All that to say: I haven't been blogging the Doctor for a while because I went back and watched Season One. And of course, I fell in love and got my heart broken with the rest of you. Yet not journalling about those episodes is no great loss, I think, because of the cyclical nature of the series. Each deep theme gets revisited at some point in the “future” (funny how the very nature of the Doctor messes with the meanings of words like “future”).

This also gives me a chance to blog about another Big Idea the Doctor has given me. I'm calling it Retrospective Linearity.

That's a big name for a fairly basic idea. The idea is that at the end of the whole Doctor Who experience, you could go back and reconstruct human history, in order, from beginning to end, to show how the Doctor created that history. He does not visit historical events in order—that is, in order from his perspective, according to when he encounters them relative to his personal chronology—but the chains of cause-and-effect he puts into motion end up spanning human history.

Here are the historical events and people he has visited, in his order, since the reboot:
1. Charles Dickens
2. World War II, the London Blitz
3. Queen Victoria
4. Madame de Pompadour
5. the coronation of Elizabeth I
6. the 2012 London Olympics (although this was in the future when the Doctor visited)
7. Shakespeare
8. the construction of the Empire State Building
9. 1913, right before the start of World War I
10. HMS Titanic
11. Pompeii, A.D. 79
12. Agatha Christie
13. Winston Churchill
14. 16th century Venice
15. Vincent van Gogh
16. 17th century pirate ship
17. Christmas Eve, 1938
18. Queen Nefertiti
19. American Wild West in the 19th century
20. London, 1892
21. the Cold War
Now let me re-order those to match earth's history: 

1. Queen Nefertiti
2. Pompeii, A.D. 79
3, 16th century Venice
4. Shakespeare
5. 17th century pirate ship
6. Madame de Pompadour
7. Charles Dickens
8. Queen Victoria
9. American Wild West in the 19th century
10. Vincent van Gogh
11. London, 1892
12. HMS Titanic
13. 1913, right before the start of World War I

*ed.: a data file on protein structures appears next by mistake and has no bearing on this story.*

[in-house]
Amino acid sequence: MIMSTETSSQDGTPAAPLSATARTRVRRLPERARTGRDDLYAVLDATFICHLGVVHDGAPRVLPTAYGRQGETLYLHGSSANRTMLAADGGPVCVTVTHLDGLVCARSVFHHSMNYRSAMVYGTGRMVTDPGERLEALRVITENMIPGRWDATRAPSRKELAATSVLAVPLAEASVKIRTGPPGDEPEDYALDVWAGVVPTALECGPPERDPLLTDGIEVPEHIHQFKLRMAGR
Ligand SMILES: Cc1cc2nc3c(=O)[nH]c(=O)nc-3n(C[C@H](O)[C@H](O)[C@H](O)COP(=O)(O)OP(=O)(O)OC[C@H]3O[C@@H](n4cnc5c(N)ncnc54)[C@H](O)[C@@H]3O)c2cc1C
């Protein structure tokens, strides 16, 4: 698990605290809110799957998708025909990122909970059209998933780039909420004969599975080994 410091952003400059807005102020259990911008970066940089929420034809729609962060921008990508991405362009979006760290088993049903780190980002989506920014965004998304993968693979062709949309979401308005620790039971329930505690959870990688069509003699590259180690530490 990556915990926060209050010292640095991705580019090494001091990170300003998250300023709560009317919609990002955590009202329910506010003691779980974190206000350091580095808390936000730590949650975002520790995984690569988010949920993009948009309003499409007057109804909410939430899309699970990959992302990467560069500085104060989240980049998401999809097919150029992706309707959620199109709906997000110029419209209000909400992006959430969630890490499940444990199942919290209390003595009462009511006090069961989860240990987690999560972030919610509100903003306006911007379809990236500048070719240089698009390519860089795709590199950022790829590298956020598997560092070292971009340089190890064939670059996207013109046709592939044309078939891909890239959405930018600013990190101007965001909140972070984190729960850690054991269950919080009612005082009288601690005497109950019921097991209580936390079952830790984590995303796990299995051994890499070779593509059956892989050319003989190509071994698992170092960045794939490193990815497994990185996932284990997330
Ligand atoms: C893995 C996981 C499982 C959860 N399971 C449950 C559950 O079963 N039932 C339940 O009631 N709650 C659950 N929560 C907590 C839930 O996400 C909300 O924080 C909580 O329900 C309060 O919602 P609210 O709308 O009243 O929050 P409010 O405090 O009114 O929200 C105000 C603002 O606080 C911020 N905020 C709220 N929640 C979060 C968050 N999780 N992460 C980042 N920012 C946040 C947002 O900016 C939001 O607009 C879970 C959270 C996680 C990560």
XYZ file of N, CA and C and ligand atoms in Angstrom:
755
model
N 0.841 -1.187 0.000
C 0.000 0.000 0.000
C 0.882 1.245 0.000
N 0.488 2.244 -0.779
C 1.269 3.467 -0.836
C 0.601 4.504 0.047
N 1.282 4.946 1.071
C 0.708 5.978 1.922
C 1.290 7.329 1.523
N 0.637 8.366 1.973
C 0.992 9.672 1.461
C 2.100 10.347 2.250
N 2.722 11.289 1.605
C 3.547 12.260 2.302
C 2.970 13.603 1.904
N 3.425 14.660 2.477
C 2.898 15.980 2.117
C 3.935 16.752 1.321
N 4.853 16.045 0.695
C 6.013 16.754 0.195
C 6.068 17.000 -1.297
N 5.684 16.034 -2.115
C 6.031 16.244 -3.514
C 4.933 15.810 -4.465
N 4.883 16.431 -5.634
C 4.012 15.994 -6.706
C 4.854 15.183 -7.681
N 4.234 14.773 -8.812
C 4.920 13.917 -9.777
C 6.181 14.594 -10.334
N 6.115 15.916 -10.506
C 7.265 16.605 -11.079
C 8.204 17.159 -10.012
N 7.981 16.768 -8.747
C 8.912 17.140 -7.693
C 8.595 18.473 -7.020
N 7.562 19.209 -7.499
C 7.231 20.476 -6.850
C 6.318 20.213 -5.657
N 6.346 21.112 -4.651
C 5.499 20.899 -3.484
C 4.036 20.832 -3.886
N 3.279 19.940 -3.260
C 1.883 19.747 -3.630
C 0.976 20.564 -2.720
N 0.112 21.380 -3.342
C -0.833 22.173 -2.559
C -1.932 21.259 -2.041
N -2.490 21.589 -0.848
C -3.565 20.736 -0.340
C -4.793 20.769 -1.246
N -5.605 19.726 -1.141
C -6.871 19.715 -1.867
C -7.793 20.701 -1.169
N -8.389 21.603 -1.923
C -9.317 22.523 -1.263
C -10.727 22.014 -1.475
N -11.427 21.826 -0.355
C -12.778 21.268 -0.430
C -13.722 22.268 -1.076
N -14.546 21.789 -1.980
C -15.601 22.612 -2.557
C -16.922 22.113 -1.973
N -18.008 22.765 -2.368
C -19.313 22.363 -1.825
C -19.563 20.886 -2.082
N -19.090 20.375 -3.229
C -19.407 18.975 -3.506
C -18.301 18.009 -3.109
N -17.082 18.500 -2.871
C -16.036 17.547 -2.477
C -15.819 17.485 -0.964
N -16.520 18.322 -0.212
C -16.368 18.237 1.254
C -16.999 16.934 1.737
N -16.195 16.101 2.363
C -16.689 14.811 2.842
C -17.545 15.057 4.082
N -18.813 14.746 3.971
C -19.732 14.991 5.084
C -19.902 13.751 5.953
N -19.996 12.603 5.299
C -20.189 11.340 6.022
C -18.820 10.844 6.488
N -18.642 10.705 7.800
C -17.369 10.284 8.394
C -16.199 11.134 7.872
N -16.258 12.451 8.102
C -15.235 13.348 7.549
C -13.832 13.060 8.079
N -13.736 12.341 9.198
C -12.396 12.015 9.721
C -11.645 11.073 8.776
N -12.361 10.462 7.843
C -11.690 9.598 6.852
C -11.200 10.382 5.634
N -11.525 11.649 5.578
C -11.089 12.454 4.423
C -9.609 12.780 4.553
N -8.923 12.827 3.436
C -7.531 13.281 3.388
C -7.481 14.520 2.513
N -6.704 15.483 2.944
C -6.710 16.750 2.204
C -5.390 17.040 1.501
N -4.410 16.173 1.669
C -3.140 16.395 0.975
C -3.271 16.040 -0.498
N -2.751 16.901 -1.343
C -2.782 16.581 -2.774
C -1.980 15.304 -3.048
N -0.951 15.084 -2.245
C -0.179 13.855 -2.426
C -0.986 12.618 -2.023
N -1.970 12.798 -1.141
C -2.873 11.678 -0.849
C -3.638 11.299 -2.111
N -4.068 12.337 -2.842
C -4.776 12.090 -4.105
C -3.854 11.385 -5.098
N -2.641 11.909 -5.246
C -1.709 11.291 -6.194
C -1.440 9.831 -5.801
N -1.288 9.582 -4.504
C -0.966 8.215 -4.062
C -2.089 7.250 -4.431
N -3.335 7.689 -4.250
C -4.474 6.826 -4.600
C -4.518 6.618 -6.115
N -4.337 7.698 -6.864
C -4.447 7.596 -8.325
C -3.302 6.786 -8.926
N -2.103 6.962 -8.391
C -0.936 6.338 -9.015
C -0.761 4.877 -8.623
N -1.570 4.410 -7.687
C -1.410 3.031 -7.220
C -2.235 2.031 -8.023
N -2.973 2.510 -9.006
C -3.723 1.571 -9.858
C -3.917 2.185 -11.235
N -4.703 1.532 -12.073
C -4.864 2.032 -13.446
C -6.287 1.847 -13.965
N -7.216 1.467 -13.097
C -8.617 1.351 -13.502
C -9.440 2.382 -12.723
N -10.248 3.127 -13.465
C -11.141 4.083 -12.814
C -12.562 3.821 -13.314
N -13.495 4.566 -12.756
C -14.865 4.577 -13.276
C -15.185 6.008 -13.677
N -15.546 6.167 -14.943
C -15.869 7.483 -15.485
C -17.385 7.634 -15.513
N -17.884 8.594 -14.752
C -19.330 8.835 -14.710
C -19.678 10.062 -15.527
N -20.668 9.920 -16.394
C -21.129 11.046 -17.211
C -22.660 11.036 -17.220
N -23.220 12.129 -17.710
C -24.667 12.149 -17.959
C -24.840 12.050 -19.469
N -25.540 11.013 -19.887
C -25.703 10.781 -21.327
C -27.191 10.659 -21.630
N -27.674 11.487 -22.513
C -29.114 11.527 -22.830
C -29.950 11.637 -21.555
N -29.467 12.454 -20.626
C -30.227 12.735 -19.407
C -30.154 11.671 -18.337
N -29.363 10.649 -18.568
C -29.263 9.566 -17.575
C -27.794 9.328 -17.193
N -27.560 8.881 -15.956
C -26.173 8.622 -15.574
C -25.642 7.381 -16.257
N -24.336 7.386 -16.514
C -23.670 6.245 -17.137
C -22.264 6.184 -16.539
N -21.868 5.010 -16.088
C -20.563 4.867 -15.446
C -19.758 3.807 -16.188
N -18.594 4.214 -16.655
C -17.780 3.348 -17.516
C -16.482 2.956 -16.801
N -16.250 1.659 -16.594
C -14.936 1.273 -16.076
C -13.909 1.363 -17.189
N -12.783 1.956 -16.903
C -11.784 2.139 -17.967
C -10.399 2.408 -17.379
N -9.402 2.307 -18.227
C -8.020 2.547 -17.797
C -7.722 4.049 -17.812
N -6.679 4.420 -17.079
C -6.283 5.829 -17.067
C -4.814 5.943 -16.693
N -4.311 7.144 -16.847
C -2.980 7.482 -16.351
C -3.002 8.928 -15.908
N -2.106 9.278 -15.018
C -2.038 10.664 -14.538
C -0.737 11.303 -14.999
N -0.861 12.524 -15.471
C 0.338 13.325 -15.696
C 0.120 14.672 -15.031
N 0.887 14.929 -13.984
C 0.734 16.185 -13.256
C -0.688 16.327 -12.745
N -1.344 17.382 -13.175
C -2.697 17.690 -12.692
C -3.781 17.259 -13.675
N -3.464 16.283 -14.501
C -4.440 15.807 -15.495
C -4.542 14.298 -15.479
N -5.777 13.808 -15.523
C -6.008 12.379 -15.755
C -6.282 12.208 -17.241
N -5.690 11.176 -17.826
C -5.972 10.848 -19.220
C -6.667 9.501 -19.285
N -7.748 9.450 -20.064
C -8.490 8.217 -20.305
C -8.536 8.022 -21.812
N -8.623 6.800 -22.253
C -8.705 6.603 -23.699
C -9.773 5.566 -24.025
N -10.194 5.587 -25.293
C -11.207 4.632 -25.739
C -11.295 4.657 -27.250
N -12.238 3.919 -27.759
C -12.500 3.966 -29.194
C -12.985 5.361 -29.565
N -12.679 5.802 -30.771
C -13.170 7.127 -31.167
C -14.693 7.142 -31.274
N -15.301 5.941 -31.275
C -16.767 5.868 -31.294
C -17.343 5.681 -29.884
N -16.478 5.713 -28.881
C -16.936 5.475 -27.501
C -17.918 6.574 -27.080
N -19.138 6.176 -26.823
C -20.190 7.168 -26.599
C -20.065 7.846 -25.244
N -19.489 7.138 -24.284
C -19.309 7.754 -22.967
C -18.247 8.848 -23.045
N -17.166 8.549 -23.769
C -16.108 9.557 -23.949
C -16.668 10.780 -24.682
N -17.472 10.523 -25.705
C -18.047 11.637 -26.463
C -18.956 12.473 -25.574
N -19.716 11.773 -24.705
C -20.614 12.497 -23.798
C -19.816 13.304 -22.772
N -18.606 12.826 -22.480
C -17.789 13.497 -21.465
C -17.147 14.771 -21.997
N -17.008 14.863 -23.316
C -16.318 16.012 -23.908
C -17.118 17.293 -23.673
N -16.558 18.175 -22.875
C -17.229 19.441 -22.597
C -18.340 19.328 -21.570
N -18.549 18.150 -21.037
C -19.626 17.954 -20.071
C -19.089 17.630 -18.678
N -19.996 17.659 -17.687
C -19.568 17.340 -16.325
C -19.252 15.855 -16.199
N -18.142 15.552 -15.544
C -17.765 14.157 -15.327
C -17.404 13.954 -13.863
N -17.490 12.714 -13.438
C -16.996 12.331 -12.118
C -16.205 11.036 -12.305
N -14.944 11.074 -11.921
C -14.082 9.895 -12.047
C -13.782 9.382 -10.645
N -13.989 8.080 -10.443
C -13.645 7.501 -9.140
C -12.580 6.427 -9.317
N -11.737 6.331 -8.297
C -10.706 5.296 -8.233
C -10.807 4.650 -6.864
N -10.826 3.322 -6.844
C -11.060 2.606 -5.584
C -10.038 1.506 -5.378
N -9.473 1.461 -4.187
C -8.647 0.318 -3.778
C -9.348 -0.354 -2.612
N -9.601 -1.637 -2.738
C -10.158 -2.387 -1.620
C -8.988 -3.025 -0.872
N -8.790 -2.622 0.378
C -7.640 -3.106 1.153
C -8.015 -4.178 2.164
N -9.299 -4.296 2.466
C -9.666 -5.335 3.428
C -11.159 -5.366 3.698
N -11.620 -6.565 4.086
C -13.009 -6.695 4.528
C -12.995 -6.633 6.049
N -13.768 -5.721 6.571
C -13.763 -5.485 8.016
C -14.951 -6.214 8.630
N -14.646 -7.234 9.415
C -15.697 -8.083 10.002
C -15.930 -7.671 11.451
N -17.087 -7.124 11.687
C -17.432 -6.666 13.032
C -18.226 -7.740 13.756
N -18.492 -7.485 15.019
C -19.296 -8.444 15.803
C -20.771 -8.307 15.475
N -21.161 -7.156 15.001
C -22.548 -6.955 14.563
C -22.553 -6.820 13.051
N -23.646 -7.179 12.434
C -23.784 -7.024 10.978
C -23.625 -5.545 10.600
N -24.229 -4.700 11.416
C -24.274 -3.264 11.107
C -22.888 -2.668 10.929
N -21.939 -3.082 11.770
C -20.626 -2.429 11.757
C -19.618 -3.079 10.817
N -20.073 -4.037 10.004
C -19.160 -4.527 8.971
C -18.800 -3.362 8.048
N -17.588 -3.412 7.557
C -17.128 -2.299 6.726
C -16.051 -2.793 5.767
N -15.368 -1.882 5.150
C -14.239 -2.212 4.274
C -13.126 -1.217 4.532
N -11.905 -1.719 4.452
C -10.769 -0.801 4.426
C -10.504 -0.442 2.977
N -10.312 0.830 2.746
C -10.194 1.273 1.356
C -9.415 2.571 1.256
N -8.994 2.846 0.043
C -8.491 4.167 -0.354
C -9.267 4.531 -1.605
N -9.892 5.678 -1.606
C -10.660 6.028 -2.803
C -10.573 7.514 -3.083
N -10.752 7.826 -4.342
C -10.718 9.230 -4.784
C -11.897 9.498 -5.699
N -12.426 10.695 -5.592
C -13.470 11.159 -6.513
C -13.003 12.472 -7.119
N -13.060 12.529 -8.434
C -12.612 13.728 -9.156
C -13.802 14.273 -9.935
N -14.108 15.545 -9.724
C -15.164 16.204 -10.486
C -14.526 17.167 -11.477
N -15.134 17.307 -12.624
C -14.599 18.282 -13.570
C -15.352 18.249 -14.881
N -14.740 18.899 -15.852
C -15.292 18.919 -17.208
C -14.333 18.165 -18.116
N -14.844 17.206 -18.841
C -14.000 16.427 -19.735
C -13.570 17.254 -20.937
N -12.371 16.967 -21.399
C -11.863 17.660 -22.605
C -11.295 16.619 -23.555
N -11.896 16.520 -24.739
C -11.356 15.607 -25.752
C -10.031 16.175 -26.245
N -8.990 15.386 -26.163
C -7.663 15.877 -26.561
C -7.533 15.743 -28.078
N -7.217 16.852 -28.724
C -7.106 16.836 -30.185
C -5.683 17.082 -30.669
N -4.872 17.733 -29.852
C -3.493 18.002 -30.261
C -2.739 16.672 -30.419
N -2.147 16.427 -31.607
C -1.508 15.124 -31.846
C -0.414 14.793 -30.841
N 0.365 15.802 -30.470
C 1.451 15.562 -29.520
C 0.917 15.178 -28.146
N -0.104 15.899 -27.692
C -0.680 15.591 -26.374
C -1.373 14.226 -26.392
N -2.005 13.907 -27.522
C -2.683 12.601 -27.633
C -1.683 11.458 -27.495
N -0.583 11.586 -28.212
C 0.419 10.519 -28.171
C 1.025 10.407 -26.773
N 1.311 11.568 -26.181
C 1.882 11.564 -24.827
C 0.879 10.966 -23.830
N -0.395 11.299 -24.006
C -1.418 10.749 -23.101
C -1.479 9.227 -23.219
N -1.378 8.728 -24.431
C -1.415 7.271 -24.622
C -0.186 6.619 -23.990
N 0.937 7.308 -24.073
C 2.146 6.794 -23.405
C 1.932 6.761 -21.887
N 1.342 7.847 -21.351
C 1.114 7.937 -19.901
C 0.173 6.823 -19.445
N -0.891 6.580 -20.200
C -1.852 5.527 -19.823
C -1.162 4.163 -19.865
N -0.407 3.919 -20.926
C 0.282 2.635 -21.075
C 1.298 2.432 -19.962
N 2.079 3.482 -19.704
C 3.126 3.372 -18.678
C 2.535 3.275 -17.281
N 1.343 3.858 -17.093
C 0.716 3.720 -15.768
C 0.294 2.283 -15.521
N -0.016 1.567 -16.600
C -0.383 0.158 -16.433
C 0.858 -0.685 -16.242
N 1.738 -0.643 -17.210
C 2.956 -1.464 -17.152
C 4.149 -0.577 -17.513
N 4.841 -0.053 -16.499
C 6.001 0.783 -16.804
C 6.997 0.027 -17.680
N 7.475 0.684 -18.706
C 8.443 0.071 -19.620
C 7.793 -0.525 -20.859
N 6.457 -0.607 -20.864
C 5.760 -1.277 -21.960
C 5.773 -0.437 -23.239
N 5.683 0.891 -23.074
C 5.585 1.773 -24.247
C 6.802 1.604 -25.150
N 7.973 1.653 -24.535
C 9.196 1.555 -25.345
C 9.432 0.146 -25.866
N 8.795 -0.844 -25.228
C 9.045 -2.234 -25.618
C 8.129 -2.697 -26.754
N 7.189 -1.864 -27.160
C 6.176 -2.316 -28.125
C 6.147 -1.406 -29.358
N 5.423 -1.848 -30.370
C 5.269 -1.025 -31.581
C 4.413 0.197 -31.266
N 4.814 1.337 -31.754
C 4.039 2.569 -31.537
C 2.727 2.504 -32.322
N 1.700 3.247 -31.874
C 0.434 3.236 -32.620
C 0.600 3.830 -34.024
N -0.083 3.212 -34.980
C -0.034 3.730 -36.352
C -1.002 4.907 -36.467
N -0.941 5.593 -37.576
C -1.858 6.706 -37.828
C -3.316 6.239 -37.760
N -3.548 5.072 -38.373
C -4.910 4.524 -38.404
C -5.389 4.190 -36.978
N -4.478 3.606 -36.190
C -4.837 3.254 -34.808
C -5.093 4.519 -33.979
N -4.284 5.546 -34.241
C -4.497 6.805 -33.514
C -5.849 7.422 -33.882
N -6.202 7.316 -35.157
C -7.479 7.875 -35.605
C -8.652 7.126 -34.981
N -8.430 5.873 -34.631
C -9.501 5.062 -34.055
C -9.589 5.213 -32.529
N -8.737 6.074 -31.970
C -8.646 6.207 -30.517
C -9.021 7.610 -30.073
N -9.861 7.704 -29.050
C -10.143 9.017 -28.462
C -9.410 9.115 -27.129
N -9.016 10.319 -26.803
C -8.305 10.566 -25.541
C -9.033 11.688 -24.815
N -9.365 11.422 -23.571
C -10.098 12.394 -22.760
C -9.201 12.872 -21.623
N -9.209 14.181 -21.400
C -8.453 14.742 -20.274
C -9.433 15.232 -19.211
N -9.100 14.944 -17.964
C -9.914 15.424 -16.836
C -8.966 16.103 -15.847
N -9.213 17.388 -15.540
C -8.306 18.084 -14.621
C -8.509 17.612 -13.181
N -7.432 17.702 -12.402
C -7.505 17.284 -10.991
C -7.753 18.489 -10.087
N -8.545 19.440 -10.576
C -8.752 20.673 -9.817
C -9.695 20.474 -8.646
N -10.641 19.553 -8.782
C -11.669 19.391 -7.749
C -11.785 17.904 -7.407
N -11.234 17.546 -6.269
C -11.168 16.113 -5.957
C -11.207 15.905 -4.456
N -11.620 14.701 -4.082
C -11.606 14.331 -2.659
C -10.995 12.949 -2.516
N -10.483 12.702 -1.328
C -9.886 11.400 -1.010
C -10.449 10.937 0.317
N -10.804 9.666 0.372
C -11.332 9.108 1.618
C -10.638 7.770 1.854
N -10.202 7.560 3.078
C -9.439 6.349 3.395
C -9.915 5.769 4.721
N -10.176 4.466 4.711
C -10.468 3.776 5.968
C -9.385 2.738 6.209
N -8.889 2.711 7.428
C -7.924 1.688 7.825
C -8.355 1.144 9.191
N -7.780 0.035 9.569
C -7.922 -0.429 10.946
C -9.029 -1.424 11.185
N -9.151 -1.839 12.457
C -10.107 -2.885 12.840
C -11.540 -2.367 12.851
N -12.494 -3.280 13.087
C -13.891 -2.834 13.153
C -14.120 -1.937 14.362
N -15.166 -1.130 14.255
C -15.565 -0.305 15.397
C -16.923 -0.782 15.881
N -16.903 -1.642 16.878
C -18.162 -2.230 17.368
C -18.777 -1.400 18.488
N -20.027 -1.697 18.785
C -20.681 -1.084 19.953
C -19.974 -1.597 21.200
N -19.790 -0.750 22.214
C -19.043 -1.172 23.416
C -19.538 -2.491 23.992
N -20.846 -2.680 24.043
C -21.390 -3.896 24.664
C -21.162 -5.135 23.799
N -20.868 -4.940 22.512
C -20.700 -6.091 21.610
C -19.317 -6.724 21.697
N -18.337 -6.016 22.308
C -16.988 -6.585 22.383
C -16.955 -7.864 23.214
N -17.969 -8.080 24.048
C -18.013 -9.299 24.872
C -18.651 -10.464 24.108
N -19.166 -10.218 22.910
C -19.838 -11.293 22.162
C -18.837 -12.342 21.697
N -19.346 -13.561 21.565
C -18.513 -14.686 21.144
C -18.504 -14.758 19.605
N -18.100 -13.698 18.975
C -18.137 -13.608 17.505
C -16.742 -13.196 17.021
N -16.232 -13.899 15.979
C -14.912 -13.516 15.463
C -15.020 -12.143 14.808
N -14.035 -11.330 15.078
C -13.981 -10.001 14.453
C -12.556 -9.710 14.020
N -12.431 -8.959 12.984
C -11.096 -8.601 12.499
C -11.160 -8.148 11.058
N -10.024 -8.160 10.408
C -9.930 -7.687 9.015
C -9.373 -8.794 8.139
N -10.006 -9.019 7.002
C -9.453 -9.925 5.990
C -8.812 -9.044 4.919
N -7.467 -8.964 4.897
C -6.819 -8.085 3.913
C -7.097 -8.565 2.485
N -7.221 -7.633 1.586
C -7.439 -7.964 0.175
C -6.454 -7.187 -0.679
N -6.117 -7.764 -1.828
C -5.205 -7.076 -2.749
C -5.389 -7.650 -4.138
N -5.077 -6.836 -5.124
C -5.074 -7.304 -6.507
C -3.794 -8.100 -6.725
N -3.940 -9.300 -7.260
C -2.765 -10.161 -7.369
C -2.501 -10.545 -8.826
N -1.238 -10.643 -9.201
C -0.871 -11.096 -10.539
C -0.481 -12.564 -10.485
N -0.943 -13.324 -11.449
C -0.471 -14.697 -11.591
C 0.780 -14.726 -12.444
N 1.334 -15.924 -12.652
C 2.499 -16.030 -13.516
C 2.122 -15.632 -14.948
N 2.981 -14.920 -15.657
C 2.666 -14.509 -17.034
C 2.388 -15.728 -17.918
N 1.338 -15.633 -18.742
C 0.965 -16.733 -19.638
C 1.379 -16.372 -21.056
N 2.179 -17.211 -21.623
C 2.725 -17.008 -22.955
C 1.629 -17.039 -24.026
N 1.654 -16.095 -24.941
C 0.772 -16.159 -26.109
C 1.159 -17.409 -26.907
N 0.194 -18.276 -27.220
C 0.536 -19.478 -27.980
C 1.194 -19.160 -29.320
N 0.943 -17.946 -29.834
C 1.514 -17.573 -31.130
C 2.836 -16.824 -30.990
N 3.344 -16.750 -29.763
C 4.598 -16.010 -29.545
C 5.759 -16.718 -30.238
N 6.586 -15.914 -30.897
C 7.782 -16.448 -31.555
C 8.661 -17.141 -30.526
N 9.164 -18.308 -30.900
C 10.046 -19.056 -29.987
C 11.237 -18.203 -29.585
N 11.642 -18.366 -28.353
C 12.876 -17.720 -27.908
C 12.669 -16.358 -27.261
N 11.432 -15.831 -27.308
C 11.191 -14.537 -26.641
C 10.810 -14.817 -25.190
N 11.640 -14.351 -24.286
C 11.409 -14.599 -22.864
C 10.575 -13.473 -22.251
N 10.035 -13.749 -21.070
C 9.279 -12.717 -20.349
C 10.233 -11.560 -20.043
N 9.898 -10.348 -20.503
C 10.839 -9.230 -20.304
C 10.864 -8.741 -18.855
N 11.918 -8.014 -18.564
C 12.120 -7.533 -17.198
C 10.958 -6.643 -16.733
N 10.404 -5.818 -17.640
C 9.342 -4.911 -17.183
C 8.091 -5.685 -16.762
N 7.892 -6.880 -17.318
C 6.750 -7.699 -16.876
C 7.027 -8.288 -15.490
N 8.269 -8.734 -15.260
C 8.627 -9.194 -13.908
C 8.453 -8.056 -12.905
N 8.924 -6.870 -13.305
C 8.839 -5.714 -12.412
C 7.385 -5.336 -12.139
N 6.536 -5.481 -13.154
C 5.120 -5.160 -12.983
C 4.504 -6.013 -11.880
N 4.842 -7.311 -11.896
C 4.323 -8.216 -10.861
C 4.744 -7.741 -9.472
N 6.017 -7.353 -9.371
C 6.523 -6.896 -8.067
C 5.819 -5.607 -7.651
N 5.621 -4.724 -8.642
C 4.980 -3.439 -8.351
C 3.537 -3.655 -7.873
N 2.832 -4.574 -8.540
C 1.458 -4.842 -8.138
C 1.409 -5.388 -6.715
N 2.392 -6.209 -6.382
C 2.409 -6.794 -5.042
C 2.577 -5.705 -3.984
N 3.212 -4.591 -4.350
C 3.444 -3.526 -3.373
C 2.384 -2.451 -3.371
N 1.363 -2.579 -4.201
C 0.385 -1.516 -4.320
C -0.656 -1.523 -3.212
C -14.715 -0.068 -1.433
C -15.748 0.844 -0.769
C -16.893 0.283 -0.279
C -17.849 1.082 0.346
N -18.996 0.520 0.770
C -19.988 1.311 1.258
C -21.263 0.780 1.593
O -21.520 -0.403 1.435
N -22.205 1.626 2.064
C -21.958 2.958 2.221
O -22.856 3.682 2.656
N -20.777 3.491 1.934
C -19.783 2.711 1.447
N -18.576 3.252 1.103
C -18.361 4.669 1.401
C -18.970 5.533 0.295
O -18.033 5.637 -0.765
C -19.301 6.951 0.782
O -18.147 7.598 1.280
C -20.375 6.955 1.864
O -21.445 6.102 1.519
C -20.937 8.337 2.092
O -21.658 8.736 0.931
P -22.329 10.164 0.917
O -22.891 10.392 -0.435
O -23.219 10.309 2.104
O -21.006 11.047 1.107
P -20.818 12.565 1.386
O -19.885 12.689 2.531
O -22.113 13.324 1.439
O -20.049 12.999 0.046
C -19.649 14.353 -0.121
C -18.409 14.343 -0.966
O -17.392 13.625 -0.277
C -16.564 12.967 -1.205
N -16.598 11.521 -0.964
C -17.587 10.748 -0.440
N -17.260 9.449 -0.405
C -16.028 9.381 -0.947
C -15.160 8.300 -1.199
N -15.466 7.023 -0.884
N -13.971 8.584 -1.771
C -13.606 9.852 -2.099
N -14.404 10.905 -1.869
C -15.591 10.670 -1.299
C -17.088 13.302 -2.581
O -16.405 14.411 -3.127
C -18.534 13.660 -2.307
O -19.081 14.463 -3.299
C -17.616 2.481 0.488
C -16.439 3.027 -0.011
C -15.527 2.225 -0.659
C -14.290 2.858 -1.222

14. Agatha Christie
15. the construction of the Empire State Building
16. Christmas Eve, 1938
17. World War II, the London Blitz
18. Winston Churchill
19. the coronation of Elizabeth I
20. the Cold War
21.the 2012 London Olympics
This, of course, doesn't include any time the Doctor visited in his first eight regenerations. Here is my point: The show gradually, non-chronologically reveals that the entirety of human history was written by the Doctor. At every moment, he stepped in to save earth, to save the human race.

At least, that's what I think the show could do, or should do, over time, as it layers more and more historical visits on top of one another. You'll notice that in 7 seasons, well over 70 episodes, he has only visited 21 times in the past—all the rest have been in the future. If they play it right, they could reveal how history was, at every moment, about to be different—disastrous—ending! —but the Doctor stepped in and made it what it now has been. And Steven Moffat & Co. are perfectly capable of constructing this elaborate historical revisionism.

So, I rather hope that's part of their grand scheme. We'll see.

10 May 2013

Announcing the Charles Williams blog

Hear ye, hear ye! 
On Wednesday June 5th, 2013,
a new venue for Inklings information, discussion, and interaction 
will appear. 
It is my new blog, entitled:

An Exploration of the Works of Charles Williams (1886-1945)

This new blog is hosted by WordPress, and you can see the dummy site here
I will begin by offering weekly posts 
-- "Charles Williams Wednesdays" ! -- 
covering the following topics:
1. The Life
2. His Themes
3. The Works (summaries of CW's books, in chronological order)
4. Bibliography (Secondary Sources)
5. Influencers and Influenced
6. Arthuriana
7. Rosicruciana
8. Academic Articles (Paper Abstracts, Selections, and Links)
9. News (Calls for Papers, new links, media, etc.) 

I will begin by collecting, revising, and tidying the Charles Williams-related material on this blog and moving it over to that one in a neat and organized fashion. Then I will start generating new content, especially book summaries, with the goal of one post a week
-- "Charles Williams Wednesdays"--
Meanwhile . . . 
please contact me  
if you have ideas for posts, themes, discussions, books to summarize, books to review, guest bloggers, material you would like to post, etc. 
Thank you, and I hope you join me in exploring 
Charles Walter Stansby Williams.